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Greece’s Prime Minister Links Train Collision to Tragic Human Error


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Greek Prime Minister Kyriakos Mitsotakis said Wednesday that “tragic human error” was likely responsible for the collision of two trains that killed at least 38 people in the country’s worst rail tragedy.

Two carriages were wrecked and a third set on fire when a passenger train and a freight train collided late Tuesday near the central city of Larisa on a road plagued by years of safety warnings. The fire department added that 57 people are still in hospital, six of whom are in intensive care, while many are missing. “Everything shows that the drama was unfortunately due to tragic human error,” Mitsotakis said in a televised address. He described the incident as a “terrible, unprecedented train accident” in Greece and would be the subject of a “full” investigation.

“I’ve never seen anything like this in my life,” said one of the rescue workers, emerging from the wreckage. “It’s tragic. Five hours later, we find dead bodies.”

The accident left a tangle of metal and shattered glass in a field.

Volunteer firefighter Vassilis Iliopoulos told Sky TV that in some cases, passengers were identified by body parts, warning of the rising death toll. Police said 17 biological samples were collected from the remains and from 23 relatives who were seeking a match. The passenger train, carrying more than 350 passengers, was heading from Athens to the northern city of Thessaloniki.

“It was a train of terror,” Pavlos Aslanidis, who lost his son with a friend, told reporters.

The Greek Minister of Transport submitted his resignation hours after the accident. “When something so tragic happens, we cannot continue as if nothing happened,” Costas Karamanlis said in a public statement. Protests took place on Wednesday evening at the Thessaloniki railway station in the city of Larissa and outside the Athens offices of the Italian-owned Hellenic Railways.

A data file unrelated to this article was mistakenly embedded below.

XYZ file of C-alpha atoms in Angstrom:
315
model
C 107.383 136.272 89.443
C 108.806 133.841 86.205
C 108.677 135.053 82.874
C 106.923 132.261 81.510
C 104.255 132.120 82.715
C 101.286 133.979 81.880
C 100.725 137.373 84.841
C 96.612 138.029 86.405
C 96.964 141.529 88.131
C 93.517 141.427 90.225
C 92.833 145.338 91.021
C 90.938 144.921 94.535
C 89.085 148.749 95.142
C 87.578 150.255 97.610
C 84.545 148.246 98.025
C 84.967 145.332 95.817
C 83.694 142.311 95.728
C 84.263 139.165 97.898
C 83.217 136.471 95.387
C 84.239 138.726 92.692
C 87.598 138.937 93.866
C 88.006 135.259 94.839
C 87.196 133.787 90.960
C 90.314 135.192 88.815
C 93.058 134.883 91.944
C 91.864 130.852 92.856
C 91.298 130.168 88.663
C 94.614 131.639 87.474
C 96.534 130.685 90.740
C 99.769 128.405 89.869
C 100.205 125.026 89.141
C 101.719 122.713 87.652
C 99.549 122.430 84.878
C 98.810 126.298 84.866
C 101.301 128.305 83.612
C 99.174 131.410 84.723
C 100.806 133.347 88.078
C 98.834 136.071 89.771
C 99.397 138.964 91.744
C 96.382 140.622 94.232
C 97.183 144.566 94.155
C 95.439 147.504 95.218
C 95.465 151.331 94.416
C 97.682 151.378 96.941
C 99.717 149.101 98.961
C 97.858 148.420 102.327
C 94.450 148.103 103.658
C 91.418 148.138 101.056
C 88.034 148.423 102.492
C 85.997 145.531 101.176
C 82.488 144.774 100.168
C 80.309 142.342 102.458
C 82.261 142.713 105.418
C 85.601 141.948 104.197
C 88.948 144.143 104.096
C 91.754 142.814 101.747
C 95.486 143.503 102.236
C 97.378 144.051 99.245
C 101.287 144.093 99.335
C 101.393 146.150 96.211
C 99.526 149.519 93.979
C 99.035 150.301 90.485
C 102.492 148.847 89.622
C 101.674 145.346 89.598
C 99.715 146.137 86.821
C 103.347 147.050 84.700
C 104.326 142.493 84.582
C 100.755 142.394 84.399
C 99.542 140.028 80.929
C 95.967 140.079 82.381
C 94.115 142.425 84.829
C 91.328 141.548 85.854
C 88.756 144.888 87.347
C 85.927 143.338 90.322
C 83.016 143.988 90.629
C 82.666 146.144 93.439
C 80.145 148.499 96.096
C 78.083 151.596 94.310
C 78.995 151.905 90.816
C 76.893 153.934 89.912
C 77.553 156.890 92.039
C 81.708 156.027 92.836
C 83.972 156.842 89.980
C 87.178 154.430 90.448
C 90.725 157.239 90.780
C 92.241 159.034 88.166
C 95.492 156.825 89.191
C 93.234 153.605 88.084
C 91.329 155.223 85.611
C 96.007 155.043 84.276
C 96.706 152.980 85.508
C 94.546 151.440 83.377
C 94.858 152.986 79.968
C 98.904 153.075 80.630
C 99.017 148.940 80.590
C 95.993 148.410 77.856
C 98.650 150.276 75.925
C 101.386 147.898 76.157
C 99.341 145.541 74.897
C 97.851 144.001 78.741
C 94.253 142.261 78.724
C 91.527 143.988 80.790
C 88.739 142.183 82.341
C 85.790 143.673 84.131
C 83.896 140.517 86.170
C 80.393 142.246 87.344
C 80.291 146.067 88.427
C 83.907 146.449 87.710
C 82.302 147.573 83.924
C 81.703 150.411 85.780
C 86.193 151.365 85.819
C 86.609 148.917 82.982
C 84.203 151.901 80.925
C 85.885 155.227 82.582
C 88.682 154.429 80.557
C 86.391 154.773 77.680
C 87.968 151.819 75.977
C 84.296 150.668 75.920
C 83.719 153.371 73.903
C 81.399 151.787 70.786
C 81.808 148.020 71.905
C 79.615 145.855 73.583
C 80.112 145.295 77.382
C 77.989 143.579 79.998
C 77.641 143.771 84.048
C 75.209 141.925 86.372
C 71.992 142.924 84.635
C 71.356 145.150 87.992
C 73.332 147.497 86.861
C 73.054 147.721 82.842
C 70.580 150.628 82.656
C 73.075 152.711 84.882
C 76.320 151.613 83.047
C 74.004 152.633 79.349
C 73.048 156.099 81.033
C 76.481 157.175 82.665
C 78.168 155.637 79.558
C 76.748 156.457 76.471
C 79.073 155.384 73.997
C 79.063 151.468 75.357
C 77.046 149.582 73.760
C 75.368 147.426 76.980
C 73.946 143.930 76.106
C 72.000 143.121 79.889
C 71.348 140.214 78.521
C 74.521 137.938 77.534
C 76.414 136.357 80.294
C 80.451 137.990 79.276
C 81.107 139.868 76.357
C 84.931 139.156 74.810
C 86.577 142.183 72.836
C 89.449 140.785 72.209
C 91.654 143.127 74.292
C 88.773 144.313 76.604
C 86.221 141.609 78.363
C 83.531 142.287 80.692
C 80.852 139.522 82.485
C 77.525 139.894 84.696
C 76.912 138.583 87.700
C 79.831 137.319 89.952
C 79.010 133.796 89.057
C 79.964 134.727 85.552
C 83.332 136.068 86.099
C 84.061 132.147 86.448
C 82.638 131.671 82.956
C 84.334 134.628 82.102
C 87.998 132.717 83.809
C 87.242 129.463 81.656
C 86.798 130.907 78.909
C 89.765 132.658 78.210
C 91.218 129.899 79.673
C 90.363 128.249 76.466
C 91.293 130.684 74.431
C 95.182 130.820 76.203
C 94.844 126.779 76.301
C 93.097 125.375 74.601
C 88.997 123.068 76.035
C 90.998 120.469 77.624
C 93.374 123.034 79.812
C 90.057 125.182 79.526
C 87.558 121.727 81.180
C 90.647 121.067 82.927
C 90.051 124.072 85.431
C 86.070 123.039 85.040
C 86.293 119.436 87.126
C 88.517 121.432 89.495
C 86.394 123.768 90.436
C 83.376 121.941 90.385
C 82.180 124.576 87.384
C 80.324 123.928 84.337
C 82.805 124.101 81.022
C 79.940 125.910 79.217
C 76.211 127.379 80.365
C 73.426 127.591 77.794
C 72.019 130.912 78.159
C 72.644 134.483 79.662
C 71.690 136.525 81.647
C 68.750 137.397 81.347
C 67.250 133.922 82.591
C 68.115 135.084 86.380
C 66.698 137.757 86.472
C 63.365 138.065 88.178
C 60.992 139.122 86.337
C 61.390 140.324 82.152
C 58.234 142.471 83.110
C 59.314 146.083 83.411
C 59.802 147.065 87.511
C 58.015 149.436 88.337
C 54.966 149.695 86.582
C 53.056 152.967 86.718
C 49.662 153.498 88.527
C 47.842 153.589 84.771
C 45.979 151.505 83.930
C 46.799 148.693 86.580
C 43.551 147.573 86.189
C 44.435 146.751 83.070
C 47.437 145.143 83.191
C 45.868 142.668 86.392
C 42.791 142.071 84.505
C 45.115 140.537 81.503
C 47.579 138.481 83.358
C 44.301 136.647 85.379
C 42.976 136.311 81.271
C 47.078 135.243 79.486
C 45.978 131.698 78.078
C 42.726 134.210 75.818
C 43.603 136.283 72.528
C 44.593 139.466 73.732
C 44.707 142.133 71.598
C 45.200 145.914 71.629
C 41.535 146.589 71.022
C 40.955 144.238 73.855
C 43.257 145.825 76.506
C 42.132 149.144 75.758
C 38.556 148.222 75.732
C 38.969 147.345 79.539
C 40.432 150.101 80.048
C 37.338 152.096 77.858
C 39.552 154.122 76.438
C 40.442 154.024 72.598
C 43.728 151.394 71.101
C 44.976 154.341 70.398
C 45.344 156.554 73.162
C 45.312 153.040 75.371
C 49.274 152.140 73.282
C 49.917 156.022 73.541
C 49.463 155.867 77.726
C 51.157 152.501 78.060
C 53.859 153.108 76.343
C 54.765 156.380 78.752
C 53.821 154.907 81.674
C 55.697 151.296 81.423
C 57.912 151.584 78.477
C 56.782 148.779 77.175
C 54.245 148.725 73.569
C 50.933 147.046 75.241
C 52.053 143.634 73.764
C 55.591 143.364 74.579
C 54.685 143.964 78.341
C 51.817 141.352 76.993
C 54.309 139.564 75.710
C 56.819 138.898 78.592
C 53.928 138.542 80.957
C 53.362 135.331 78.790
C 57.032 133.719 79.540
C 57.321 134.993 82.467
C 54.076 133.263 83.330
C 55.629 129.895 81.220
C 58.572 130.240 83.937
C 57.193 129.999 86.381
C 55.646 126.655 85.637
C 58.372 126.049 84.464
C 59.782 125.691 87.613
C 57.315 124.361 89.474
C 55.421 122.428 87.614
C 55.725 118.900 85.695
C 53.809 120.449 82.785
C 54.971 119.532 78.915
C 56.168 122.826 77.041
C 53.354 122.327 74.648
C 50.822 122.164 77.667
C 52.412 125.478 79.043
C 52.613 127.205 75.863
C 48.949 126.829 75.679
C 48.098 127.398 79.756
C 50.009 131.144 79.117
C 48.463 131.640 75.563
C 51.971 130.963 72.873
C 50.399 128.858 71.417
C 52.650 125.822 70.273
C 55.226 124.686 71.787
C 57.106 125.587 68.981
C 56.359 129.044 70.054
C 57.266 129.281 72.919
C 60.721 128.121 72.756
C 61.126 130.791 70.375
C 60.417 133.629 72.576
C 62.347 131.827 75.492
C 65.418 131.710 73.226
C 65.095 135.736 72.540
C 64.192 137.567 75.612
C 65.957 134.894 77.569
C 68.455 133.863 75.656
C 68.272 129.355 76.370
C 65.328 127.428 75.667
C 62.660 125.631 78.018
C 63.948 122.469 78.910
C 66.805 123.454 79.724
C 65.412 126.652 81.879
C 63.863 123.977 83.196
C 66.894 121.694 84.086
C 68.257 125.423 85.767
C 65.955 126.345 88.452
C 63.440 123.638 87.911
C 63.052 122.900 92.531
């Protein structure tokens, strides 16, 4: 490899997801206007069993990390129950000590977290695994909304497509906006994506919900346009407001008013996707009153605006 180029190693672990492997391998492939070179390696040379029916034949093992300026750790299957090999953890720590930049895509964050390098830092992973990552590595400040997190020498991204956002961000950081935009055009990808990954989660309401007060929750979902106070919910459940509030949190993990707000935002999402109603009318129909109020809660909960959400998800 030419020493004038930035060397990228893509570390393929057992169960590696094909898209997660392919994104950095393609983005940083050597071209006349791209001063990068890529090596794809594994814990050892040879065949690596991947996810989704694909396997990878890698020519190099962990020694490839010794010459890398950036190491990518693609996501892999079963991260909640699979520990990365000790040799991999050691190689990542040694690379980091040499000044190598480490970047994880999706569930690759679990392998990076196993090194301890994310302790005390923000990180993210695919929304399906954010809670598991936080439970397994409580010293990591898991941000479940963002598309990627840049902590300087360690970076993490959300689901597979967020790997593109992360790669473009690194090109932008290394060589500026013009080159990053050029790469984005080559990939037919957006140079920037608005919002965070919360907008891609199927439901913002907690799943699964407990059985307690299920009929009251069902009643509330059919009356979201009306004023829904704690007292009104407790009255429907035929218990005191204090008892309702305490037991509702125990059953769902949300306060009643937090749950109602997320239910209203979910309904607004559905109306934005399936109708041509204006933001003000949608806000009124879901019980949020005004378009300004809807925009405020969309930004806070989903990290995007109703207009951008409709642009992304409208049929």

In Athens, riot police fired tear gas at demonstrators who threw stones at the offices of the Greek train. The company said it was working closely with authorities and providing “financial support” to passengers.

years of safety concerns

The 59-year-old Larisa station chief was arrested several hours after the incident and charged with negligent homicide. He will appear before the attorney general on Thursday.

Government spokeswoman Yiannis Economou said the two trains had been traveling on the same track “for several kilometres”.

But members of the railway union said the safety shortcomings of the Athens-Thessaloniki railway have been known for years. In an open letter in February, the coaching staff said the track’s safety systems are incomplete and poorly maintained. The safety supervisor resigned last year, warning that infrastructure updates pending since 2016 were incomplete and that train speeds of up to 200km (124mph) were unsafe.

Five years after Greek railway operator Trainose was sold to Ferrovie Dello Stato Italiane and became Hellenic Train, safety systems are still not fully automated. The state company OSE oversees Greece’s 2,200 km (1,370 mi) railway infrastructure.

Last month, the European Commission took Greece to court for failing to sign and publish an agreement with the OSE required under a 2012 directive. The head of the train drivers’ union, Costas Gnedonia, told AFP the accident “could have been avoided if the safety systems had been working”.

“total panic”

The train was carrying mostly students returning to Thessaloniki after a long weekend.

“It was a nightmare,” passenger Angelos, 22, told AFP. “I’m still shaking.”

“Fortunately we were in the penultimate car and got out alive. There was a fire in the first car and total panic.

“It was covered in blood from other people who were hurt near me,” Lazos, another passenger, told Proto Thema.

About 150 firefighters and 40 ambulances have been mobilized to respond, according to Greece’s emergency services.

Neighboring Albania, Italy, Serbia and Turkey were among the countries to offer condolences, as did China, the United States, France, Russia, Ukraine, Germany and the Vatican. Nicosia said two Cypriots were among the missing.

Windows exploded

On local media website Onlarissa, a young woman said the train “stopped for a few minutes when we heard a deafening noise”.

Another passenger told Sky TV that “the windows suddenly blew out and people started screaming.”

He added, “Fortunately, we were able to open the doors and escape very quickly. In the other wagons, they could not get out, and one of the wagons even caught fire.”

The authorities declared three days of national mourning.

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